With the returning soldiers came new wives, often accompanied by ‘unmarried sisters’. And so K. Grace Wadleigh came to Toronto. She was a trained Teacher of Lipreading and Education of the Deaf and little was known about her except that she was Terrific. The Toronto School Board of the time had no place for her in her chosen field, although she did later work with them. But that didn’t stop Miss Wadleigh. She became the founding teacher of the Toronto Lip Reading Club, formed in February 1921.
The annual membership fee was $1.00; by making the annual fee very small it was hoped no one would be prevented from joining. Meetings were held at the YMCA Thursday evenings and Saturday afternoons with teachers Miss G. Wadleigh, (the “First Teacher Of Lip Reading To Adults In Canada”), Miss G. Tuller and Miss M. Faircloth, both teachers of the deaf. What kind of training would these ladies have had? Certainly they all had their teaching certificate and probably were hard of hearing. By 1923 there were 73 members and the annual fee had doubled to $2.00. “Silver teas” were held to raise money, whereby participants left donations in a strategically placed bowl.
By the 1930s, things were beginning to hum in the hearing field! Universities and teaching hospitals were setting up Deaf and Hearing research facilities. Although the 4A Phono-Audiometer was introduced in 1926 to screen hearing, findings were pretty subjective. Most testing was still the old “Can you hear my watch?”
The ‘Hearing Eye’ was the “Official Publication of the Canadian Federation of Lipreading Organizations”, formed in 1933. L.M. Montgomery, the author of Canada’s beloved Anne of Green Gables, was a frequent contributor and in 1935 she gave a talk to the club. She stood on a wobbly platform with a lamp shining on her face so that it would be visible. “She enunciated so clearly that lipreaders were well repaid’. The same year, the Toronto Lip Reading Club was divided into three departments – Women, Men and Young People – and the first Theatre Amplifier was introduced in six movie theatres. This service involved sitting in a pew at the front using a telephone-like device. Only the boldest allowed themselves to be so helped – to be hard of hearing was still thought slightly shameful.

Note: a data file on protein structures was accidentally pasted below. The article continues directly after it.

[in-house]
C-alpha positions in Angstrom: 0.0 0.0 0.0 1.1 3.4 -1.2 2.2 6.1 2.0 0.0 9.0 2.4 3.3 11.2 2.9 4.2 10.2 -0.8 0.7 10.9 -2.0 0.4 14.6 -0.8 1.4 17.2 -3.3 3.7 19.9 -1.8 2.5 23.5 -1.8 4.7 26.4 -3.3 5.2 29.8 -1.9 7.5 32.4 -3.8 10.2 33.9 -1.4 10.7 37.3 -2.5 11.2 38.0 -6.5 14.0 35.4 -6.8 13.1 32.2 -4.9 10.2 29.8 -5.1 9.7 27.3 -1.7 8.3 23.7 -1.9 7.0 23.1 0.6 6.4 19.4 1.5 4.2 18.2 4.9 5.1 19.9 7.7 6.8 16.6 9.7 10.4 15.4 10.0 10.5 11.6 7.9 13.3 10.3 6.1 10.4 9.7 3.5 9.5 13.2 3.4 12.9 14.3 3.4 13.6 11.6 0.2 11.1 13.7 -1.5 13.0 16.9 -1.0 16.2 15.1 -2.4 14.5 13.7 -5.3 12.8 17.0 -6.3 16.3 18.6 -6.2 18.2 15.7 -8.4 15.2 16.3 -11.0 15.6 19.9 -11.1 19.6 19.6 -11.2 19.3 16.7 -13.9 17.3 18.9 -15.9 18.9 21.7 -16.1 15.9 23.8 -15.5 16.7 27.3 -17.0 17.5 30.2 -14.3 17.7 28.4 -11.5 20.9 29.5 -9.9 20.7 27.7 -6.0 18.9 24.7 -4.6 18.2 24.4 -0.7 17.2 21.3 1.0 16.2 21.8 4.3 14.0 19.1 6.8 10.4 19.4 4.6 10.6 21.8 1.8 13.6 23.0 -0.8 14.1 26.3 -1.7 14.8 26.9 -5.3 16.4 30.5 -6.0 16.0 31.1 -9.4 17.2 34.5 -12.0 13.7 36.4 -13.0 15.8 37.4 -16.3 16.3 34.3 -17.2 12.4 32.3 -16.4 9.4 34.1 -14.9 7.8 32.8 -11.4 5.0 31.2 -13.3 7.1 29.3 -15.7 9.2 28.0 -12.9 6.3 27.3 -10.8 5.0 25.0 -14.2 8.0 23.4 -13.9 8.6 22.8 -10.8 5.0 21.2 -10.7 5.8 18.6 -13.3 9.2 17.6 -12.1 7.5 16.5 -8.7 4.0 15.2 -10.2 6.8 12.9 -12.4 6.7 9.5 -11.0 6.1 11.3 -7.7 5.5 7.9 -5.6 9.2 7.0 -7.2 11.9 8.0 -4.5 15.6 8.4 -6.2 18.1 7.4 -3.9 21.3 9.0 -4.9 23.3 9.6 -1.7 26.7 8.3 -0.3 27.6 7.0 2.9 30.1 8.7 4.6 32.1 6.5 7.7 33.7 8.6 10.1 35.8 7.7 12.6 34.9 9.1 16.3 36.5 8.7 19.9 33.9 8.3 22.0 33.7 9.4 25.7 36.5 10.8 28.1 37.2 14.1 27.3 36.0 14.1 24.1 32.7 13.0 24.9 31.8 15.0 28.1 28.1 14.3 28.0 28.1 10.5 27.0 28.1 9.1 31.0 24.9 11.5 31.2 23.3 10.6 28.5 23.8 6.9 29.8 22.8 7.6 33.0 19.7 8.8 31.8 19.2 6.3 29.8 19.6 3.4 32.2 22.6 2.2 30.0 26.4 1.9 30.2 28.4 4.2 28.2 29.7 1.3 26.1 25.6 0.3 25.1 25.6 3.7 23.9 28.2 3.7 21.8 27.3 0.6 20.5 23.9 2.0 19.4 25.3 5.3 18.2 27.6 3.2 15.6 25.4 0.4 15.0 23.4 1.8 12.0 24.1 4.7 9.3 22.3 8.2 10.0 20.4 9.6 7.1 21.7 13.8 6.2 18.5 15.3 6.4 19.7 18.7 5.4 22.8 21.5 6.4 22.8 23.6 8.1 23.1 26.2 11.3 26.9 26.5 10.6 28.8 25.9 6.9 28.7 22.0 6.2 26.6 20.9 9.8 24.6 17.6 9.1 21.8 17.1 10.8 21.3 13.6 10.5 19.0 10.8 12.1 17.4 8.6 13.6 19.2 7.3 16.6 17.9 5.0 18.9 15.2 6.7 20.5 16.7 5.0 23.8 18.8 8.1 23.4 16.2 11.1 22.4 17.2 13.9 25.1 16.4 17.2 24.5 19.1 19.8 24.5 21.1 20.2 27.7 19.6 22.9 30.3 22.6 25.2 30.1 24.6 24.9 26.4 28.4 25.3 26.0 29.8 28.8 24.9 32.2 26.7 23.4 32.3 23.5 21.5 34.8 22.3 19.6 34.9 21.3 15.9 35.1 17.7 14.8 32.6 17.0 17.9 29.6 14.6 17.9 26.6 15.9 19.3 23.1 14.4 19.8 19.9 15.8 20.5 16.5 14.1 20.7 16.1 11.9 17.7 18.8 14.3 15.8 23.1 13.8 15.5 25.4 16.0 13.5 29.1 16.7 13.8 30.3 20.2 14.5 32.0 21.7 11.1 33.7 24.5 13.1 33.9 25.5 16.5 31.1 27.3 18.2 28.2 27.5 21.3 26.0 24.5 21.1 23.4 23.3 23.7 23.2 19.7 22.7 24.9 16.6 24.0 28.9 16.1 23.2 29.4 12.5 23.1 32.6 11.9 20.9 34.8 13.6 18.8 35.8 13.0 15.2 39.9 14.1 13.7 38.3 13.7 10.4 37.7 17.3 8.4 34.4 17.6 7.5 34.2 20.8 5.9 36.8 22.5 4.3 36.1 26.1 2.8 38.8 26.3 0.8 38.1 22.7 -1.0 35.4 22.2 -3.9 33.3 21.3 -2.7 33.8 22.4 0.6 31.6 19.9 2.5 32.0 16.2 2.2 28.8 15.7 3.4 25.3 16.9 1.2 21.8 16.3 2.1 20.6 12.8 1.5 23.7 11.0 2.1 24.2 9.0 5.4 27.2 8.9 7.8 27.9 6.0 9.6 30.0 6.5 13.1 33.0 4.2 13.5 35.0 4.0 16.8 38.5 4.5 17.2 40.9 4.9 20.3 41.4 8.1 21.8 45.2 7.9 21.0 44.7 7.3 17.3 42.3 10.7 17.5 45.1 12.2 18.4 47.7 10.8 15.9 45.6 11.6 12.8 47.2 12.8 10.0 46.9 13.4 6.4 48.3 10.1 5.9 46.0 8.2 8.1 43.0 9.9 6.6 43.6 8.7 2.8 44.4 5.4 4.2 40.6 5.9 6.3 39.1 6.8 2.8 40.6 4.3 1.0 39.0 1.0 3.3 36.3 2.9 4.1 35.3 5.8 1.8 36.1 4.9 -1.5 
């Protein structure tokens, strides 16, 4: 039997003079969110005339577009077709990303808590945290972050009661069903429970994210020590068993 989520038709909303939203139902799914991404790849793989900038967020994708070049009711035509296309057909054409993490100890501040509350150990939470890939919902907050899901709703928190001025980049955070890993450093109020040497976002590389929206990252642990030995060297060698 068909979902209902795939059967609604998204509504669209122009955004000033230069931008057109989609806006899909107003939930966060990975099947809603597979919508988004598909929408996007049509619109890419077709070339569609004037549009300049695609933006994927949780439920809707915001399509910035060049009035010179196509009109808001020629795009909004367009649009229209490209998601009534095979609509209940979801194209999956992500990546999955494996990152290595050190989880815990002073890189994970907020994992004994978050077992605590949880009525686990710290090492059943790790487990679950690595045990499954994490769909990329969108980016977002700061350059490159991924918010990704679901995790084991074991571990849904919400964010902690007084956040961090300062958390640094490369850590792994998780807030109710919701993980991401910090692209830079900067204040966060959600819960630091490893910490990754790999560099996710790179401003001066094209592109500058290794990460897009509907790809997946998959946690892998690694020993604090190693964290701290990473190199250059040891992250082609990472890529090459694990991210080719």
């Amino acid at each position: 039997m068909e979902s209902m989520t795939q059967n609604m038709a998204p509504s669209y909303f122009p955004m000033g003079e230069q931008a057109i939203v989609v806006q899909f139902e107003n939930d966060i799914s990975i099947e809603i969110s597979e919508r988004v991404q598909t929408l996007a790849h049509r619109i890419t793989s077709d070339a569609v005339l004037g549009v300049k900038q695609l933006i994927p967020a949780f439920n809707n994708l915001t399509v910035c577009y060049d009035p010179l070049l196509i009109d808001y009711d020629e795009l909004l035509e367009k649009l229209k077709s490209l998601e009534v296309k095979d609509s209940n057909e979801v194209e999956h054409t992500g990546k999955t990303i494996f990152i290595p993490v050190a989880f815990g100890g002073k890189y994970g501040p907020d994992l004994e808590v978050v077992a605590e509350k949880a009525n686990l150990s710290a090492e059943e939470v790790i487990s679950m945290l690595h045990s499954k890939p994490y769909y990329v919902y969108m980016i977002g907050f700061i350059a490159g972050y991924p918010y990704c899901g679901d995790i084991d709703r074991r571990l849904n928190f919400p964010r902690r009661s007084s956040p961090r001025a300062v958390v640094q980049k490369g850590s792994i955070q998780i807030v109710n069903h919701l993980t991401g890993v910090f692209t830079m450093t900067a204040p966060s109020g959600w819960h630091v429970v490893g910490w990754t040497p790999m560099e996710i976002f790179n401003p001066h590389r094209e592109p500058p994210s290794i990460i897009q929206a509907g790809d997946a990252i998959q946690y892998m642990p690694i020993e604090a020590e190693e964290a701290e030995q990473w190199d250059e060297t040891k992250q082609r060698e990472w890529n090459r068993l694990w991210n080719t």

What a brilliant slice of hearing loss history! The booklet continues on with events through next 80 years, but you are probably more interested in hearing how things turned out for poor young Alec. Well, he studied course notes from a friend who went to engineering college, and he went on to build up a successful family business in custom engines. He also built himself a hearing aid from radio components. The microphone was in a lamp, the amplifier in a desk drawer and he interviewed clients leaning casually on his hand which held the receiver. Few realized that the man had disabilities, least of all himself.
The booklet ends with the Lipreader’s Prayer:
From Mouthers and Shouters
And Stiff Upper-Lippers
And people with pipes in their mouths,
Good Lord, deliver us.